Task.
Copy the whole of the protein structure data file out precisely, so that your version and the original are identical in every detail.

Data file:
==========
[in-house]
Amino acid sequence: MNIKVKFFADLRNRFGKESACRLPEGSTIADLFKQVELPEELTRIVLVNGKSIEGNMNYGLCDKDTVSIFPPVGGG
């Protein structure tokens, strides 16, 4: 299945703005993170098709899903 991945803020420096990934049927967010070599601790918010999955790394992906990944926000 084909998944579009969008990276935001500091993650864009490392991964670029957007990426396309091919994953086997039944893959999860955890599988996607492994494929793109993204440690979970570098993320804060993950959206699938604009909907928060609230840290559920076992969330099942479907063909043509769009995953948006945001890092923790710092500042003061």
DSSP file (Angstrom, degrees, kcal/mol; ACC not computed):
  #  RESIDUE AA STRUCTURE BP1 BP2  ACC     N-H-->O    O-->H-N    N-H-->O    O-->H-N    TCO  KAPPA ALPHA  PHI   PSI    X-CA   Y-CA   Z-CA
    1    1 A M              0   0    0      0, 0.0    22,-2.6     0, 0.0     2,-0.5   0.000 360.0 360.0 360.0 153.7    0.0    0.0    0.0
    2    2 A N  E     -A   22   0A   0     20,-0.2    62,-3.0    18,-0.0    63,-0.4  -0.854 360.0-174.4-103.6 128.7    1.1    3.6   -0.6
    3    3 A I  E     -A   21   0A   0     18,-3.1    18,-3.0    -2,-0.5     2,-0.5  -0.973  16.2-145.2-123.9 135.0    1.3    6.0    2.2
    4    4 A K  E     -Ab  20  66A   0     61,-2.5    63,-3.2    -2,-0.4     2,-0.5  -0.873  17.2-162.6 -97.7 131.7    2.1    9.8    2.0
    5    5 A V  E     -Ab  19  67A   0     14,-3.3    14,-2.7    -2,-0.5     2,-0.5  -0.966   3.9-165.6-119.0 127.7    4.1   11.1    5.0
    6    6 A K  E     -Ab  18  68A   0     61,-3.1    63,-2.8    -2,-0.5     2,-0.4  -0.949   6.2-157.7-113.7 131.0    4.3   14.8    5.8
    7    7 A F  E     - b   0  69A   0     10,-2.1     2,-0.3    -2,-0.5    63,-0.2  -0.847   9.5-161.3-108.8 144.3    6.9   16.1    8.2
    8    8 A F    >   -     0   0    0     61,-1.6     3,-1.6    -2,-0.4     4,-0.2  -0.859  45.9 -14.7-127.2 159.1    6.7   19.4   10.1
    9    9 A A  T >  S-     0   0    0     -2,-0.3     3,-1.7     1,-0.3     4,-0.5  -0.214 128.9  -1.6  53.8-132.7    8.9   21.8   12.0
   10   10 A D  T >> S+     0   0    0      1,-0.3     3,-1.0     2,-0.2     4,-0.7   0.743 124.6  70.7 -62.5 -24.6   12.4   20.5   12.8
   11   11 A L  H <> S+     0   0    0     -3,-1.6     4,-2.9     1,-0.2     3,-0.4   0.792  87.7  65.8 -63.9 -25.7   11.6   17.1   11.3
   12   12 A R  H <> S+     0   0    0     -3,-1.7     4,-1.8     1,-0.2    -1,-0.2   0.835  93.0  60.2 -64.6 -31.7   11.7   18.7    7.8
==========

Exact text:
[in-house]
Amino acid sequence: MNIKVKFFADLRNRFGKESACRLPEGSTIADLFKQVELPEELTRIVLVNGKSIEGNMNYGLCDKDTVSIFPPVGGG
């Protein structure tokens, strides 16, 4: 299945703005993170098709899903 991945803020420096990934049927967010070599601790918010999955790394992906990944926000 084909998944579009969008990276935001500091993650864009490392991964670029957007990426396309091919994953086997039944893959999860955890599988996607492994494929793109993204440690979970570098993320804060993950959206699938604009909907928060609230840290559920076992969330099942479907063909043509769009995953948006945001890092923790710092500042003061």
DSSP file (Angstrom, degrees, kcal/mol; ACC not computed):
  #  RESIDUE AA STRUCTURE BP1 BP2  ACC     N-H-->O    O-->H-N    N-H-->O    O-->H-N    TCO  KAPPA ALPHA  PHI   PSI    X-CA   Y-CA   Z-CA
    1    1 A M              0   0    0      0, 0.0    22,-2.6     0, 0.0     2,-0.5   0.000 360.0 360.0 360.0 153.7    0.0    0.0    0.0
    2    2 A N  E     -A   22   0A   0     20,-0.2    62,-3.0    18,-0.0    63,-0.4  -0.854 360.0-174.4-103.6 128.7    1.1    3.6   -0.6
    3    3 A I  E     -A   21   0A   0     18,-3.1    18,-3.0    -2,-0.5     2,-0.5  -0.973  16.2-145.2-123.9 135.0    1.3    6.0    2.2
    4    4 A K  E     -Ab  20  66A   0     61,-2.5    63,-3.2    -2,-0.4     2,-0.5  -0.873  17.2-162.6 -97.7 131.7    2.1    9.8    2.0
    5    5 A V  E     -Ab  19  67A   0     14,-3.3    14,-2.7    -2,-0.5     2,-0.5  -0.966   3.9-165.6-119.0 127.7    4.1   11.1    5.0
    6    6 A K  E     -Ab  18  68A   0     61,-3.1    63,-2.8    -2,-0.5     2,-0.4  -0.949   6.2-157.7-113.7 131.0    4.3   14.8    5.8
    7    7 A F  E     - b   0  69A   0     10,-2.1     2,-0.3    -2,-0.5    63,-0.2  -0.847   9.5-161.3-108.8 144.3    6.9   16.1    8.2
    8    8 A F    >   -     0   0    0     61,-1.6     3,-1.6    -2,-0.4     4,-0.2  -0.859  45.9 -14.7-127.2 159.1    6.7   19.4   10.1
    9    9 A A  T >  S-     0   0    0     -2,-0.3     3,-1.7     1,-0.3     4,-0.5  -0.214 128.9  -1.6  53.8-132.7    8.9   21.8   12.0
   10   10 A D  T >> S+     0   0    0      1,-0.3     3,-1.0     2,-0.2     4,-0.7   0.743 124.6  70.7 -62.5 -24.6   12.4   20.5   12.8
   11   11 A L  H <> S+     0   0    0     -3,-1.6     4,-2.9     1,-0.2     3,-0.4   0.792  87.7  65.8 -63.9 -25.7   11.6   17.1   11.3
   12   12 A R  H <> S+     0   0    0     -3,-1.7     4,-1.8     1,-0.2    -1,-0.2   0.835  93.0  60.2 -64.6 -31.7   11.7   18.7    7.8